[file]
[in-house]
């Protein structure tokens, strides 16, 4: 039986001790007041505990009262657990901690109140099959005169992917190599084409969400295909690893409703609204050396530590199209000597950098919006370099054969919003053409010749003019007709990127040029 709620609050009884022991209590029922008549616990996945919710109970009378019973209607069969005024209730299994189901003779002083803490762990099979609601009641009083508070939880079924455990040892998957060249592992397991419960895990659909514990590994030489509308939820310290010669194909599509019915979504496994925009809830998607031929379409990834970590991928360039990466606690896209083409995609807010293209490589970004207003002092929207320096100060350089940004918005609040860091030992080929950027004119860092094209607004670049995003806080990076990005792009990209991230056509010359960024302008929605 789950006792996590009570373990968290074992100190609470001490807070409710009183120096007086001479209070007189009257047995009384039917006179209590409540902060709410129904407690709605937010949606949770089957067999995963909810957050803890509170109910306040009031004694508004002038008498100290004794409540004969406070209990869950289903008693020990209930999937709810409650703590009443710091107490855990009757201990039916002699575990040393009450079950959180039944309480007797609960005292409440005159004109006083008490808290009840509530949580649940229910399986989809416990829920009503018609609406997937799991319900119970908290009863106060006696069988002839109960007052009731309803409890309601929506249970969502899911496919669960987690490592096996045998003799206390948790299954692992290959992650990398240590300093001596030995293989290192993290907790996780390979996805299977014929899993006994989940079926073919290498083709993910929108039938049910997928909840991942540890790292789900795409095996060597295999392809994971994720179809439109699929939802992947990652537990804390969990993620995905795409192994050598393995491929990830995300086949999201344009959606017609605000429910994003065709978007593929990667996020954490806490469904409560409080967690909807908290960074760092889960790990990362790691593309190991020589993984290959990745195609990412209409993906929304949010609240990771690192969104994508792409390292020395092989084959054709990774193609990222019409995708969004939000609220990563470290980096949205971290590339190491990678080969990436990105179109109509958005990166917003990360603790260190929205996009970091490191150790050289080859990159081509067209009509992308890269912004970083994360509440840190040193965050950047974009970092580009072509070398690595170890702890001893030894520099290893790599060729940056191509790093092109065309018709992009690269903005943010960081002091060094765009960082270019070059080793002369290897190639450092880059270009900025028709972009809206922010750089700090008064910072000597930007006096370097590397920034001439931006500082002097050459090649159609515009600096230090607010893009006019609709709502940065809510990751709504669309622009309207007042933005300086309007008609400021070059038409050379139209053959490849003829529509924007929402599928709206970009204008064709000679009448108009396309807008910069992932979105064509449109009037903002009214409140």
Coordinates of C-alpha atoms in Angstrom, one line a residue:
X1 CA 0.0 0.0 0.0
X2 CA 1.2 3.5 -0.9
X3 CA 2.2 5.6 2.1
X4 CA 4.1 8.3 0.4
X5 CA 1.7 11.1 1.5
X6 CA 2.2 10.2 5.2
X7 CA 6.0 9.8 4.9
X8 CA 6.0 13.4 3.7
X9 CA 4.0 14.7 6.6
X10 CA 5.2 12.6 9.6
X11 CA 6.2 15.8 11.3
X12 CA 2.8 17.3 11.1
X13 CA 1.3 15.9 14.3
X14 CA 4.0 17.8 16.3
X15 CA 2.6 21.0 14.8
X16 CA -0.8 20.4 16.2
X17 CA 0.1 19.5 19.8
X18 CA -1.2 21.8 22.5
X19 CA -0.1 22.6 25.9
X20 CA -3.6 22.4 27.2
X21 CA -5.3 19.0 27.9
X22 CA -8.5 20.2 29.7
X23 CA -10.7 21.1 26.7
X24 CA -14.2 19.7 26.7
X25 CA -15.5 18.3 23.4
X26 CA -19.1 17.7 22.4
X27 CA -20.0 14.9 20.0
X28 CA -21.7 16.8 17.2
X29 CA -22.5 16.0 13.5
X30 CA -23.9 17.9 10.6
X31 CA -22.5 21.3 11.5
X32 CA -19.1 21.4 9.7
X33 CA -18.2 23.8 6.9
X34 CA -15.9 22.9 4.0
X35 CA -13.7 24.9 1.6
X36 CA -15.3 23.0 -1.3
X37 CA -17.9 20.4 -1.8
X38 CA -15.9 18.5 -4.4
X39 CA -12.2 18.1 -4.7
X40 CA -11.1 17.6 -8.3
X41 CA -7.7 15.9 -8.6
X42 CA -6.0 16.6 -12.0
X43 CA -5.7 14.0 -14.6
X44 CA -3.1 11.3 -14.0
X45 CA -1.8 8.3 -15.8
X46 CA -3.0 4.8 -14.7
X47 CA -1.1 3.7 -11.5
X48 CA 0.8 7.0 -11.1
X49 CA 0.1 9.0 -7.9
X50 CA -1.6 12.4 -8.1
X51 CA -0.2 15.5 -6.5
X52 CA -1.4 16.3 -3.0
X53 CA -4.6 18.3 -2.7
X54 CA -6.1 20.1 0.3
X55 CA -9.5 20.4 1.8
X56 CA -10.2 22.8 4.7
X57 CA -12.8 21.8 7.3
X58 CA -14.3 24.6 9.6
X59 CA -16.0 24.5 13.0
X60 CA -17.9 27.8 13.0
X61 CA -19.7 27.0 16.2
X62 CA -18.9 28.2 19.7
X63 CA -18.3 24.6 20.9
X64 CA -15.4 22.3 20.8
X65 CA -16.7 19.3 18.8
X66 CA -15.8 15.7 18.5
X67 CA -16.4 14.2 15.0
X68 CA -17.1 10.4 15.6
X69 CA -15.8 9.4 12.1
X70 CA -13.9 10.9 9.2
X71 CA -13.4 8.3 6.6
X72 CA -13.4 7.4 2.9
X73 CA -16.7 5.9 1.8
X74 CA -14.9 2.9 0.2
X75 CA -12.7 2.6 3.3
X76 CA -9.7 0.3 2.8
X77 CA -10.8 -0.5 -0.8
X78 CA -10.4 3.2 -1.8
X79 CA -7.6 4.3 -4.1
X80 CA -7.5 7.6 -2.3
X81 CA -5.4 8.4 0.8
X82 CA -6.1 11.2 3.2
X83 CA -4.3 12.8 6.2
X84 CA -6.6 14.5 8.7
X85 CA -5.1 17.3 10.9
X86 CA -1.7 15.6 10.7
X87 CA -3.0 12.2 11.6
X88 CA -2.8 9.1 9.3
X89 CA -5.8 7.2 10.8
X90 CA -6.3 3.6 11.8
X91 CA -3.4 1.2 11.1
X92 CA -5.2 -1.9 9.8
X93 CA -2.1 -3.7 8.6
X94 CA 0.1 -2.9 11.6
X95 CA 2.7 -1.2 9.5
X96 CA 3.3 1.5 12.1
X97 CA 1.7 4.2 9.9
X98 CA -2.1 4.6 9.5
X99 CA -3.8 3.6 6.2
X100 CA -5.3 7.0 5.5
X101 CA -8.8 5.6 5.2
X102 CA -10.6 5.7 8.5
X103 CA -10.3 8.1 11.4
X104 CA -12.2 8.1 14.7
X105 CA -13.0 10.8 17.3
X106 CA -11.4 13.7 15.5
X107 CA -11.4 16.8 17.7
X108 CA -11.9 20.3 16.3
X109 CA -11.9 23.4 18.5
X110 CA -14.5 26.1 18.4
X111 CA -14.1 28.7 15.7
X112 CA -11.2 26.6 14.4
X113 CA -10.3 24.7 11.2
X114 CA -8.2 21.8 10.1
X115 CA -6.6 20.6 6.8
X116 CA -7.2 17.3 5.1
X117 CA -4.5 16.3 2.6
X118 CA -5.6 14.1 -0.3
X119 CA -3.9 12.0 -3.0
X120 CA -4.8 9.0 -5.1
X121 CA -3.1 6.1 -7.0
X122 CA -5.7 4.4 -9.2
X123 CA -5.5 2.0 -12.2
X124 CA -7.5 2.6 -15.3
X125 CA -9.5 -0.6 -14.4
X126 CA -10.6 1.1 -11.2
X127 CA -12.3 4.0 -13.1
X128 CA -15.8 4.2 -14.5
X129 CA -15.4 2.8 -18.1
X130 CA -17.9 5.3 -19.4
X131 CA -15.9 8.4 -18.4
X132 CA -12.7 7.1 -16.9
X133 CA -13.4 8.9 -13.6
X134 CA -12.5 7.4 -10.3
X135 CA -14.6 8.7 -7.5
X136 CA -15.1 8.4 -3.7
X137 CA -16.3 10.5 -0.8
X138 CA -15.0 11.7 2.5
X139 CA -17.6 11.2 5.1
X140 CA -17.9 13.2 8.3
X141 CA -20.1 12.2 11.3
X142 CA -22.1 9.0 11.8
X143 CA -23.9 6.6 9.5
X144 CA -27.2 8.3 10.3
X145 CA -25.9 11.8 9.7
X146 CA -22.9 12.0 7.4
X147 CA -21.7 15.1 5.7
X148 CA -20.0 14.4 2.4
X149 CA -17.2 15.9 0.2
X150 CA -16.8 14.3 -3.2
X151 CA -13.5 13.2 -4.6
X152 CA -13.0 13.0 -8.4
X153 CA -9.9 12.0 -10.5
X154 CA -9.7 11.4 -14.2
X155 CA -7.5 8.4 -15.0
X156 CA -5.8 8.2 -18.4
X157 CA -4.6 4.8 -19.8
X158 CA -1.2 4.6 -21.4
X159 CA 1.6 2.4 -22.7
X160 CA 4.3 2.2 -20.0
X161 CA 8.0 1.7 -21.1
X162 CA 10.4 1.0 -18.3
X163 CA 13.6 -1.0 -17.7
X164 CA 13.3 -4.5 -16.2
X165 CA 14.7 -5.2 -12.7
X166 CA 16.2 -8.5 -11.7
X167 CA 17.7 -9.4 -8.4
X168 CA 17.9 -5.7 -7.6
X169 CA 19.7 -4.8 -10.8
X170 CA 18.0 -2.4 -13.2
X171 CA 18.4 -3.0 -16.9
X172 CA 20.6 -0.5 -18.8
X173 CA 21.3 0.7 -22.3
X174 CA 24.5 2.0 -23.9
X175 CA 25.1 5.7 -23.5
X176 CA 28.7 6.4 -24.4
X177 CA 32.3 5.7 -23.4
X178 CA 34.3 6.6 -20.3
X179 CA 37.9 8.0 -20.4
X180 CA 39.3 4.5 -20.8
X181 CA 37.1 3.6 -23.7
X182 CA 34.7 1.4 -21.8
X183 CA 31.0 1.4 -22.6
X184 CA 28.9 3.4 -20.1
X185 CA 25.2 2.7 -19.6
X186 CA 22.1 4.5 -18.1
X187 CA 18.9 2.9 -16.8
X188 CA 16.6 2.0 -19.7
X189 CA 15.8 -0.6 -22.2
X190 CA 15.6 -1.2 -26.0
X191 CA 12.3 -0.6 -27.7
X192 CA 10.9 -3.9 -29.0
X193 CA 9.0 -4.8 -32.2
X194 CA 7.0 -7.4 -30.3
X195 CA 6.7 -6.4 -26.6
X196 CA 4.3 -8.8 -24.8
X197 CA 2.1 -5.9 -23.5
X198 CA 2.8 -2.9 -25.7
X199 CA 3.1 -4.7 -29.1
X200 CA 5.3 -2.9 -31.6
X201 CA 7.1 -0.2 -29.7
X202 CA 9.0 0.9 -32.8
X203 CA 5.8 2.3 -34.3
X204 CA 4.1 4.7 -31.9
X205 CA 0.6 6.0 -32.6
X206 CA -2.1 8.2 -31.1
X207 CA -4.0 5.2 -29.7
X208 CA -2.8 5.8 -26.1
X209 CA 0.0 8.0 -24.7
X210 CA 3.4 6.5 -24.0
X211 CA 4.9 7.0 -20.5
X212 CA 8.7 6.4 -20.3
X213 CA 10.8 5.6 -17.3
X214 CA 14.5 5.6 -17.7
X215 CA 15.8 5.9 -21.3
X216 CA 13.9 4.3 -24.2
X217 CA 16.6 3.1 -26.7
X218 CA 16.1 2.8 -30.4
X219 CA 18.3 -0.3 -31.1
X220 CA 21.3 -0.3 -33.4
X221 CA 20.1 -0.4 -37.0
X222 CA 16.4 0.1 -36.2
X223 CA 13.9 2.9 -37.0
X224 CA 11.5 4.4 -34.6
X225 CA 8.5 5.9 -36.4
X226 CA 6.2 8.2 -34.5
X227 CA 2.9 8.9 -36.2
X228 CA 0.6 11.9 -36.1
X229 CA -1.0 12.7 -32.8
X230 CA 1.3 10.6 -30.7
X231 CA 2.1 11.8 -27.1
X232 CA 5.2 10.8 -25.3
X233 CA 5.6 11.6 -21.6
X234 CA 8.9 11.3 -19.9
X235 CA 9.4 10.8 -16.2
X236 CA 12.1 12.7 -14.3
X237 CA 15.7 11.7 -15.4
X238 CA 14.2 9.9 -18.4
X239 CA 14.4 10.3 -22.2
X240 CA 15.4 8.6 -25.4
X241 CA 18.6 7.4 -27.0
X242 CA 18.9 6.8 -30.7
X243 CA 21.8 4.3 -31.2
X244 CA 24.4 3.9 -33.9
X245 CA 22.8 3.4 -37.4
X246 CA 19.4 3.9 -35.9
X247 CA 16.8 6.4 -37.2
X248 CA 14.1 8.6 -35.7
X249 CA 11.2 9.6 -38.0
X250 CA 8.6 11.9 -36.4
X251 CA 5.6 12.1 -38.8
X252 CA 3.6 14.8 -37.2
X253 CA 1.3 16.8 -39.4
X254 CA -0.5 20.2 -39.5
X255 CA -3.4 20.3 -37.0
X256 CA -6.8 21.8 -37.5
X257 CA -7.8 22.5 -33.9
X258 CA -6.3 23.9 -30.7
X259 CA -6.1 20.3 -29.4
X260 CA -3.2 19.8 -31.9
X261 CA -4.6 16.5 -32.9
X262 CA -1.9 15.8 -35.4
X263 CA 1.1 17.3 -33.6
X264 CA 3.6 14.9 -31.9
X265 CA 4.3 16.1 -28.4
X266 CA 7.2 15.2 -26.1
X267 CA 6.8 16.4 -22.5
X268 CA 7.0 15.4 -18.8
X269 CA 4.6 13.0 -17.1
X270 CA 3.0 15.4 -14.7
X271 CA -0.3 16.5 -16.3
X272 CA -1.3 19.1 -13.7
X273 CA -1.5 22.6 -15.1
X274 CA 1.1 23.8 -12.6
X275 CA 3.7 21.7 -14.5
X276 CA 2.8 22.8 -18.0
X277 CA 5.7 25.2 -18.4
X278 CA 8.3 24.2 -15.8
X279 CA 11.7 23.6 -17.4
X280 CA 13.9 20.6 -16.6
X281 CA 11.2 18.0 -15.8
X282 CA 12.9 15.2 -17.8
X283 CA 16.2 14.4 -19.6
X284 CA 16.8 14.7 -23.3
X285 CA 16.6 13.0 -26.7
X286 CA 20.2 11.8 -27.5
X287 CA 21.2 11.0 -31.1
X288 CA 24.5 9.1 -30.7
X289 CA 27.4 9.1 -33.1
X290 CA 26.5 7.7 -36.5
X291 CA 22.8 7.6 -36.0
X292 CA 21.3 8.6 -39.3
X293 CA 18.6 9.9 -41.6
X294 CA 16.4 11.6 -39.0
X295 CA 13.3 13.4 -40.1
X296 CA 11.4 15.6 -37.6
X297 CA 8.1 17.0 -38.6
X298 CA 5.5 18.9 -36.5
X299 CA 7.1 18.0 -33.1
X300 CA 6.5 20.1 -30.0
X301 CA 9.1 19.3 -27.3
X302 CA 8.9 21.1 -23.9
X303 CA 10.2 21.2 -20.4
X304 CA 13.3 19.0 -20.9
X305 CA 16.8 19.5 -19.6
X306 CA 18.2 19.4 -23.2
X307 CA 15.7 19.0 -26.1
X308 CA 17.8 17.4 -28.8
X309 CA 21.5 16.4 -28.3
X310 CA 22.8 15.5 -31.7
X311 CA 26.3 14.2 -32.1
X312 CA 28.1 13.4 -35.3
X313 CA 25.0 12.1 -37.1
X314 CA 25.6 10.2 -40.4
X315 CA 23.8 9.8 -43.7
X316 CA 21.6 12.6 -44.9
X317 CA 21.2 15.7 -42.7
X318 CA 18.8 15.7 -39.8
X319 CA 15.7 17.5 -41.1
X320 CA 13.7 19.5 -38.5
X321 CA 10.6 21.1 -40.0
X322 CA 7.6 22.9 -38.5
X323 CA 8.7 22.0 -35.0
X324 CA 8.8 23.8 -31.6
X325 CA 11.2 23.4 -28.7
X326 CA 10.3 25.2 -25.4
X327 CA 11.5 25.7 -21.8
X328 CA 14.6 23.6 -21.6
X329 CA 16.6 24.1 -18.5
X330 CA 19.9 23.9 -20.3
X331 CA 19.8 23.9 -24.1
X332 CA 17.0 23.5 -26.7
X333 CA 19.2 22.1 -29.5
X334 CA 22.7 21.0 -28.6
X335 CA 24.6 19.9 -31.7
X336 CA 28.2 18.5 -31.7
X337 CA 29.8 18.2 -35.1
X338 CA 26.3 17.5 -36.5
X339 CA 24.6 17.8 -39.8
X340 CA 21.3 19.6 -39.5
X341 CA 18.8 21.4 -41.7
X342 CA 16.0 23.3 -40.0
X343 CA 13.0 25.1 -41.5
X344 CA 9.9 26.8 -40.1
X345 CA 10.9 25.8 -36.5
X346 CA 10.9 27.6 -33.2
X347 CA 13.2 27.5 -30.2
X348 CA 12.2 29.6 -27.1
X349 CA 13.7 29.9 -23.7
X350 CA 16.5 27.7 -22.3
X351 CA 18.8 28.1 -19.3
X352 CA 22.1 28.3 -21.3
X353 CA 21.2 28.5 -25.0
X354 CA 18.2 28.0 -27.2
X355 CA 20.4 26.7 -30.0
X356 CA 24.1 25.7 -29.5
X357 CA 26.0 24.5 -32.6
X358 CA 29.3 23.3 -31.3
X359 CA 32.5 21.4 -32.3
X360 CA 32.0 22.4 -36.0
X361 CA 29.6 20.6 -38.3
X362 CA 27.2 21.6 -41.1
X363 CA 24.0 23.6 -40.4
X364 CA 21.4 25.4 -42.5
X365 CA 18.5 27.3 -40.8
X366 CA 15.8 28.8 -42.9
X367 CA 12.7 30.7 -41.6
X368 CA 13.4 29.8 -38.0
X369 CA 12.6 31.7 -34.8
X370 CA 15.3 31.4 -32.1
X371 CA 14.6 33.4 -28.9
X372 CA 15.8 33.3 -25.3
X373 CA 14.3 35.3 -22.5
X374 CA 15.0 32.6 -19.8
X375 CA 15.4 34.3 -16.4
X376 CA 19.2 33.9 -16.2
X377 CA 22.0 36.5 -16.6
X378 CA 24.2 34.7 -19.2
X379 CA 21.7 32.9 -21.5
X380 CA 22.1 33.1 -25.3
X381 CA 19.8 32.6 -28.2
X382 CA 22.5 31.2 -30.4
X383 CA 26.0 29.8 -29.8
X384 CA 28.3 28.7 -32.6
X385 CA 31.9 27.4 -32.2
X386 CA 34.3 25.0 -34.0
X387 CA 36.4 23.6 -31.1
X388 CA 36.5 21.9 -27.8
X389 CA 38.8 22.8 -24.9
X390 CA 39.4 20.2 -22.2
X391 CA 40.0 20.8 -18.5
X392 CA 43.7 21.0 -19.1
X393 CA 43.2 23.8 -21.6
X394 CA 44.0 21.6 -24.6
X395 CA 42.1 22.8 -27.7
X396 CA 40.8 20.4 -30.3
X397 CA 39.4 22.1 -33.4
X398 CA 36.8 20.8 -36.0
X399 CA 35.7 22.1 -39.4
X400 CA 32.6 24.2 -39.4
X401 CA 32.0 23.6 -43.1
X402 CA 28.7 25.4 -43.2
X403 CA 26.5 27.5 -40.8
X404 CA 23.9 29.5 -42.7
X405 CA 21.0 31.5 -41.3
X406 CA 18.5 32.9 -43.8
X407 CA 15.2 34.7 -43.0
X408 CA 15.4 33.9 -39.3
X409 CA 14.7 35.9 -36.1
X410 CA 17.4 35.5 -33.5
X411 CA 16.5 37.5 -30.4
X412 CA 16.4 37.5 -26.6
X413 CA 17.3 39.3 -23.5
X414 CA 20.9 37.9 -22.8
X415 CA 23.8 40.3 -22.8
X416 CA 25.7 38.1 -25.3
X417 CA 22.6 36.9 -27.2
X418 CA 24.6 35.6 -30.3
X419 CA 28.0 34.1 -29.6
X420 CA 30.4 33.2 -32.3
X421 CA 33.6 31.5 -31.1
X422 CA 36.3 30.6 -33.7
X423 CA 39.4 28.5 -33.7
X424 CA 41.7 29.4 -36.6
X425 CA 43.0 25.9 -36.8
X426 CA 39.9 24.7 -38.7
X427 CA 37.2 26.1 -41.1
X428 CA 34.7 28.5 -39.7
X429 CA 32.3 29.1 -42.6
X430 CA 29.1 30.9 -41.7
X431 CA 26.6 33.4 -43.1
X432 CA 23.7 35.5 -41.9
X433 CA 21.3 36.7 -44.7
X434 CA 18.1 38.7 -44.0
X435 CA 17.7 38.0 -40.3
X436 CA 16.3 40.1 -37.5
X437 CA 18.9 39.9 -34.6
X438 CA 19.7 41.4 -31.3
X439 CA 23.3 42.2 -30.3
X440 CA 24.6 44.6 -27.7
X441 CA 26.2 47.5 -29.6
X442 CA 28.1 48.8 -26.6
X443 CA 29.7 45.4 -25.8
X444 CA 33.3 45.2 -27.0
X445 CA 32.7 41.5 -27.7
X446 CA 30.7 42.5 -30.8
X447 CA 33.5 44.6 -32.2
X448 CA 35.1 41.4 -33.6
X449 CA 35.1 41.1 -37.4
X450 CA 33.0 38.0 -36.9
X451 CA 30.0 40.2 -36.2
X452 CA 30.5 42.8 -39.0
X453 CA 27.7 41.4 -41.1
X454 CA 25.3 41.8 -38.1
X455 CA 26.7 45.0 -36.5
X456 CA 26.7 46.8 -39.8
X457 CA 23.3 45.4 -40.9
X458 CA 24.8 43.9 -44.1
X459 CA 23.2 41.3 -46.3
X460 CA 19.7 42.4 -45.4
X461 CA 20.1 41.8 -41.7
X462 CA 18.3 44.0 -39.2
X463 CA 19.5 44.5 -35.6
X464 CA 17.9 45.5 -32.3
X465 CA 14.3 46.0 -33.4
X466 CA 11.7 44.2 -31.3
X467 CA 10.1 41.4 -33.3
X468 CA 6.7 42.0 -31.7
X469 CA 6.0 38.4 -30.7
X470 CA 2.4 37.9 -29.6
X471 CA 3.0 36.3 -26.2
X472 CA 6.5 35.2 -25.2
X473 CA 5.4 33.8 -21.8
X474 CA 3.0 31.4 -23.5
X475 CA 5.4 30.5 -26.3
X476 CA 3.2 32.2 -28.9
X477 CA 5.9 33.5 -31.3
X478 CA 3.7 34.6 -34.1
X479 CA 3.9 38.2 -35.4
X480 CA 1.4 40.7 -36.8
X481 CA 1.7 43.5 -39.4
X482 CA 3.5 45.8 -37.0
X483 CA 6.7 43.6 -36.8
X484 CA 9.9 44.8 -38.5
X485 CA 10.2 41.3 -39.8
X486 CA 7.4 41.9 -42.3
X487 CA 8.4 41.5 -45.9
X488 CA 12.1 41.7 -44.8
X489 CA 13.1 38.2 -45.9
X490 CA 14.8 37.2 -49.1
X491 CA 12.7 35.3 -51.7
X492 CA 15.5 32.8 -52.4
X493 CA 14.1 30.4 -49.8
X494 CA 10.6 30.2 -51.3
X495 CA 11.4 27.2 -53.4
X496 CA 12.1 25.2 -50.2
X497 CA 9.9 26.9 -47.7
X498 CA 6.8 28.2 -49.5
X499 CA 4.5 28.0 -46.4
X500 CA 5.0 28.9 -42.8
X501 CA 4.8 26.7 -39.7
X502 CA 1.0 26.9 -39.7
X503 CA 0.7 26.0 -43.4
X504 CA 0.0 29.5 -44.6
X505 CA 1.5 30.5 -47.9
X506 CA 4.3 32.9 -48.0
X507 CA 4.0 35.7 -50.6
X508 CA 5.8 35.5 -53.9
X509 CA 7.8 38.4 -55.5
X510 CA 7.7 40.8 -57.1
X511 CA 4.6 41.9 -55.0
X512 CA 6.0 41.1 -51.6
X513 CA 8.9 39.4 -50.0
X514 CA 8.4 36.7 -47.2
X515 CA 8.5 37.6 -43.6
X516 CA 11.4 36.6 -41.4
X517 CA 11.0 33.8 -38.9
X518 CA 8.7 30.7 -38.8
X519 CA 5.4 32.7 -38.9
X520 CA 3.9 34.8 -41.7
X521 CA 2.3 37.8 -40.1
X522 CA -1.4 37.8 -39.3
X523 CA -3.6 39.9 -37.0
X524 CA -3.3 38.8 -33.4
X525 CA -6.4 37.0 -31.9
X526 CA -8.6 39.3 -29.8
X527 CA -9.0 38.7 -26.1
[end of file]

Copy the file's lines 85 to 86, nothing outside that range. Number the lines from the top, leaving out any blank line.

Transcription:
X82 CA -6.1 11.2 3.2
X83 CA -4.3 12.8 6.2